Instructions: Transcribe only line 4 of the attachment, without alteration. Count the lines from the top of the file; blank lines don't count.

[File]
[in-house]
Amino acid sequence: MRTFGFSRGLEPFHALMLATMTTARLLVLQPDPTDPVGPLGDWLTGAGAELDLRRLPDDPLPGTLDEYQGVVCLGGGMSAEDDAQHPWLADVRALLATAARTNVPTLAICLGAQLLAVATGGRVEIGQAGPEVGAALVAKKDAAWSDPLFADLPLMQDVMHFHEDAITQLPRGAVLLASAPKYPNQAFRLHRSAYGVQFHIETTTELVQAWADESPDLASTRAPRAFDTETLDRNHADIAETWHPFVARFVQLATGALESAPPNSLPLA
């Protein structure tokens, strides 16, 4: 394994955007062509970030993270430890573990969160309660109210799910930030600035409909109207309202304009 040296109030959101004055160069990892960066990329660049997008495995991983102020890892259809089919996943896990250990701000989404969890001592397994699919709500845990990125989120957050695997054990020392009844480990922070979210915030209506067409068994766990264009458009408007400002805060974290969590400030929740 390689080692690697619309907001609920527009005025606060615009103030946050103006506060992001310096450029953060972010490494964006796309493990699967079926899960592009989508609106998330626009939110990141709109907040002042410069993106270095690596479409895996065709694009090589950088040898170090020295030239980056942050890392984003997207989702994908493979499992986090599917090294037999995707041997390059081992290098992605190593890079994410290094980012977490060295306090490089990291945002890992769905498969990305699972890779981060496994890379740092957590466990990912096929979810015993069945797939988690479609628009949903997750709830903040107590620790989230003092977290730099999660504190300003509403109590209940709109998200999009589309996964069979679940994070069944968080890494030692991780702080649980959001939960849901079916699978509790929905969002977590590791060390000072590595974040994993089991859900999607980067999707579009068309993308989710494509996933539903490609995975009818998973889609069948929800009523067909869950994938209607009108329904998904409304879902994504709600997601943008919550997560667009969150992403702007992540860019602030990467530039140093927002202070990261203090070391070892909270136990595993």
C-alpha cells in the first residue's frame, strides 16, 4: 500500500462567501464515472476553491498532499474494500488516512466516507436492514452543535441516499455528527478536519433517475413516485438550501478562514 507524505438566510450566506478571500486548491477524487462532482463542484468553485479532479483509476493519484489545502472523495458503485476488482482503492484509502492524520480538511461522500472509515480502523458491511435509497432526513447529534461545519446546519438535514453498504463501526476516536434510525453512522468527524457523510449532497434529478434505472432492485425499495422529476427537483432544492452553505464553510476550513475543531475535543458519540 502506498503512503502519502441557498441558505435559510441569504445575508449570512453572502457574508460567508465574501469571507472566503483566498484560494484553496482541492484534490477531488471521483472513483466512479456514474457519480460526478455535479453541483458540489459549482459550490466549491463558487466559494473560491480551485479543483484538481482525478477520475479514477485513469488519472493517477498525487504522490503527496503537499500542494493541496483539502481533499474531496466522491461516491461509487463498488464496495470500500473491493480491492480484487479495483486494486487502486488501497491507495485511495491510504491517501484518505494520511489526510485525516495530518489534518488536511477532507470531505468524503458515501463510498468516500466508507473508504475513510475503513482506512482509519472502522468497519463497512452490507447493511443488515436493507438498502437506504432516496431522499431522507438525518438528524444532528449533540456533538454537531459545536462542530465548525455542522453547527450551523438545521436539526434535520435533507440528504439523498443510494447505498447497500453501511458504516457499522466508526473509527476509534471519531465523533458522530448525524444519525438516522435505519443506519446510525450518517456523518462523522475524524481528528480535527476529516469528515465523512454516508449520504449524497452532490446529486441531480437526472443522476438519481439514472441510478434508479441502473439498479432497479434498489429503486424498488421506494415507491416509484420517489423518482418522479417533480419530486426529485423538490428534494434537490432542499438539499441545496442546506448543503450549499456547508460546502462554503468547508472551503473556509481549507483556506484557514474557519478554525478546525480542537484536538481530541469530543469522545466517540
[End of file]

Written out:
C-alpha cells in the first residue's frame, strides 16, 4: 500500500462567501464515472476553491498532499474494500488516512466516507436492514452543535441516499455528527478536519433517475413516485438550501478562514 507524505438566510450566506478571500486548491477524487462532482463542484468553485479532479483509476493519484489545502472523495458503485476488482482503492484509502492524520480538511461522500472509515480502523458491511435509497432526513447529534461545519446546519438535514453498504463501526476516536434510525453512522468527524457523510449532497434529478434505472432492485425499495422529476427537483432544492452553505464553510476550513475543531475535543458519540 502506498503512503502519502441557498441558505435559510441569504445575508449570512453572502457574508460567508465574501469571507472566503483566498484560494484553496482541492484534490477531488471521483472513483466512479456514474457519480460526478455535479453541483458540489459549482459550490466549491463558487466559494473560491480551485479543483484538481482525478477520475479514477485513469488519472493517477498525487504522490503527496503537499500542494493541496483539502481533499474531496466522491461516491461509487463498488464496495470500500473491493480491492480484487479495483486494486487502486488501497491507495485511495491510504491517501484518505494520511489526510485525516495530518489534518488536511477532507470531505468524503458515501463510498468516500466508507473508504475513510475503513482506512482509519472502522468497519463497512452490507447493511443488515436493507438498502437506504432516496431522499431522507438525518438528524444532528449533540456533538454537531459545536462542530465548525455542522453547527450551523438545521436539526434535520435533507440528504439523498443510494447505498447497500453501511458504516457499522466508526473509527476509534471519531465523533458522530448525524444519525438516522435505519443506519446510525450518517456523518462523522475524524481528528480535527476529516469528515465523512454516508449520504449524497452532490446529486441531480437526472443522476438519481439514472441510478434508479441502473439498479432497479434498489429503486424498488421506494415507491416509484420517489423518482418522479417533480419530486426529485423538490428534494434537490432542499438539499441545496442546506448543503450549499456547508460546502462554503468547508472551503473556509481549507483556506484557514474557519478554525478546525480542537484536538481530541469530543469522545466517540